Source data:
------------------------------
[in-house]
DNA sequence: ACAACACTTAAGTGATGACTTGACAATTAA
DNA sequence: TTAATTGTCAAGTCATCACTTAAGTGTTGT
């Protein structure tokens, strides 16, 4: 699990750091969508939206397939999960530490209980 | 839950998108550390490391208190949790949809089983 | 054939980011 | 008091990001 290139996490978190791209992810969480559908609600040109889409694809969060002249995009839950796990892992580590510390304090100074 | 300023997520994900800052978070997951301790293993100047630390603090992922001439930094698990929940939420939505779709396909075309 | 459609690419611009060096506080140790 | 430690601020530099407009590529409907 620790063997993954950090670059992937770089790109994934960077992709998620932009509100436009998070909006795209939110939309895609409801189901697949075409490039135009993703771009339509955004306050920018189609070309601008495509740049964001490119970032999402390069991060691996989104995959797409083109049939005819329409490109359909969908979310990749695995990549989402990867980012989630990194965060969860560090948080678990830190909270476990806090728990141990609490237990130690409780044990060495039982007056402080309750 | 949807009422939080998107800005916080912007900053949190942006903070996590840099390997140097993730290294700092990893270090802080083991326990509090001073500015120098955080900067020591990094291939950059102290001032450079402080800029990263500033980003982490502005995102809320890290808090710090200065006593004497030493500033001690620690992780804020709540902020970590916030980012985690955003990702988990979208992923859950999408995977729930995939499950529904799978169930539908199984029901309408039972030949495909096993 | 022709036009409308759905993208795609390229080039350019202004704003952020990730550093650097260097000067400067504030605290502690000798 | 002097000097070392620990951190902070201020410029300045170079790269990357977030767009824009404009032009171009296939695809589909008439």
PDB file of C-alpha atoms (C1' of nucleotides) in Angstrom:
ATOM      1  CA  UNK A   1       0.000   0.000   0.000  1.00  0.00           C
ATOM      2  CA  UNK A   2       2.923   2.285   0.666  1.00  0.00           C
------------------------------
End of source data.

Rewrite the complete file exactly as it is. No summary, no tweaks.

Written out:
[in-house]
DNA sequence: ACAACACTTAAGTGATGACTTGACAATTAA
DNA sequence: TTAATTGTCAAGTCATCACTTAAGTGTTGT
């Protein structure tokens, strides 16, 4: 699990750091969508939206397939999960530490209980 | 839950998108550390490391208190949790949809089983 | 054939980011 | 008091990001 290139996490978190791209992810969480559908609600040109889409694809969060002249995009839950796990892992580590510390304090100074 | 300023997520994900800052978070997951301790293993100047630390603090992922001439930094698990929940939420939505779709396909075309 | 459609690419611009060096506080140790 | 430690601020530099407009590529409907 620790063997993954950090670059992937770089790109994934960077992709998620932009509100436009998070909006795209939110939309895609409801189901697949075409490039135009993703771009339509955004306050920018189609070309601008495509740049964001490119970032999402390069991060691996989104995959797409083109049939005819329409490109359909969908979310990749695995990549989402990867980012989630990194965060969860560090948080678990830190909270476990806090728990141990609490237990130690409780044990060495039982007056402080309750 | 949807009422939080998107800005916080912007900053949190942006903070996590840099390997140097993730290294700092990893270090802080083991326990509090001073500015120098955080900067020591990094291939950059102290001032450079402080800029990263500033980003982490502005995102809320890290808090710090200065006593004497030493500033001690620690992780804020709540902020970590916030980012985690955003990702988990979208992923859950999408995977729930995939499950529904799978169930539908199984029901309408039972030949495909096993 | 022709036009409308759905993208795609390229080039350019202004704003952020990730550093650097260097000067400067504030605290502690000798 | 002097000097070392620990951190902070201020410029300045170079790269990357977030767009824009404009032009171009296939695809589909008439």
PDB file of C-alpha atoms (C1' of nucleotides) in Angstrom:
ATOM      1  CA  UNK A   1       0.000   0.000   0.000  1.00  0.00           C
ATOM      2  CA  UNK A   2       2.923   2.285   0.666  1.00  0.00           C